Large, invasive water monitor on the loose
November 1, 2017
KEY LARGO — Local biologist Jim Duquesnel is seeking the public’s help in finding a rather large, invasive water monitor in the Twin Lakes subdivision. The lizard is drab gray, dark brown or olive with yellow or white spots that appear as bands. It’s more than 5 feet in length and appears to be an Asian water monitor based on a photo.
It’s not clear how this water monitor got here, but biologists say it definitely doesn’t belong. No one has reported losing a pet water monitor, although they are legal to own due to lax laws dealing with such species.
Residents in the area have confirmed two sightings of the lizard hanging around Canal 47 along Adams Drive.
It has large grappling-hook-like claws and sharp teeth and has been evading capture for at least three weeks. The semi-aquatic lizard can hold its breath for 30 minutes underwater, grow up to 7 feet long and live for about 20 years.
Experts agree the lizard poses no threat to people, but say it could eat a small dog or cat if one was easily available.
“A teacup Yorkie would probably make a good meal for it,” Duquesnel said. “It’s potentially fast enough to catch a cat or a rat too. It will take down anything that it can swallow whole.”
According to herpetologist Todd Campbell, P.h.D, Asian water monitors are the second largest lizard in the world, behind the Komodo dragon. He adamantly believes the big lizard would run away before anyone was able to get remotely close to it.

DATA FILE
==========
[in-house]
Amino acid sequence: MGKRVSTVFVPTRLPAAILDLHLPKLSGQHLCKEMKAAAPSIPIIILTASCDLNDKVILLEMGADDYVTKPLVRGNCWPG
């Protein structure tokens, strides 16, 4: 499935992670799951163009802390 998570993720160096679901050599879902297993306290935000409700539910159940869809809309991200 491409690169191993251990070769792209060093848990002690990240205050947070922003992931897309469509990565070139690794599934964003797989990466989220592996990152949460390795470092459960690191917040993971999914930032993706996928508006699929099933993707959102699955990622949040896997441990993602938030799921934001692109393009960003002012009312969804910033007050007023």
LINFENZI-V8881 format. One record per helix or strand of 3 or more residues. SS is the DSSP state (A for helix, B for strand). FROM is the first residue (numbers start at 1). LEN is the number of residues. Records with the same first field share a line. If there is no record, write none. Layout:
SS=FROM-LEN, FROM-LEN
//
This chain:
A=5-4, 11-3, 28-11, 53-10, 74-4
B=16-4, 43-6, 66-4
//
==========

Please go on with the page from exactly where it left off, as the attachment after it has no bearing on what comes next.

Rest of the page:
The fear of being bitten by one and having to be hospitalized is irrational, Campbell said.
“Rapid sepsis is seen with Komodo dragon bites. It is not seen in any other monitors,” he said.
Kirk Weatherly, who lives in the area, first saw the lizard on Oct. 7. It was sunbathing about 20 feet from the shallow canal entrance when he snapped its picture.
“My wife and I were heading back in on the boat, and when we turned the corner, it was there. Once I got a good look at it, I knew it wasn’t a croc and definitely not from around here. When it heard us, it stood up taller, posturing, like we got its attention,” Weatherly said.
Wildlife volunteer and Twin Lakes resident Bob Darling has been on the lookout. He’s been setting a humane trap every morning and closing it nightly to prevent a misfire since the water monitor is diurnal.
He’s excited to find it.
“I’ve been checking, but so far nothing yet. Hopefully, we get him soon,” he said.
Darling uses eggs, chicken and turkey necks as bait, which was gnashed the day the Free Press visited.
At least one Twin Lakes resident claims to have seen the monitor six months ago.
Campbell isn’t convinced.
“As far as I’m concerned, it’s recently been released or is a post-Irma escapee until someone proves me otherwise,” he said. “If it was a recent release, it would be clueless where to get food, and these things can move easily at least a kilometer a day.”
It will be found hiding under things or in the mangroves, according to Campbell.
Asian water monitors hunt by eyesight, but also have a keen sense of smell, “better than a beagle,” he said. They are strictly carnivorous and opportunistic eaters. It will scavenge a meal.
Duquesnel and Darling were refocusing their efforts as of last Friday.
“We have seven traps to put in four canals and we are determined to find it,” Darling said. “We need more eyes on the lookout, though.”
In a odd coincidence, a resident in the area was able to trap a large lizard that Duquesnel confirmed was a savannah monitor, which are native to Africa.
“It was only 2 feet in length, and the one I’m looking for is 5 feet. Nonetheless, it’s a great find,” he said.
If you see the Asian water monitor, do not attempt to catch it. Try to take a photo of it and call the Florida Fish and Wildlife Conservation Commission wildlife hotline at 888-404-3922 or Duquesnel directly at 305-304-4445. Time stamped sightings can be viewed and documented on eddmaps.org/distribution/point.cfm?id=5180333 where Weatherly’s initial sighting is recorded.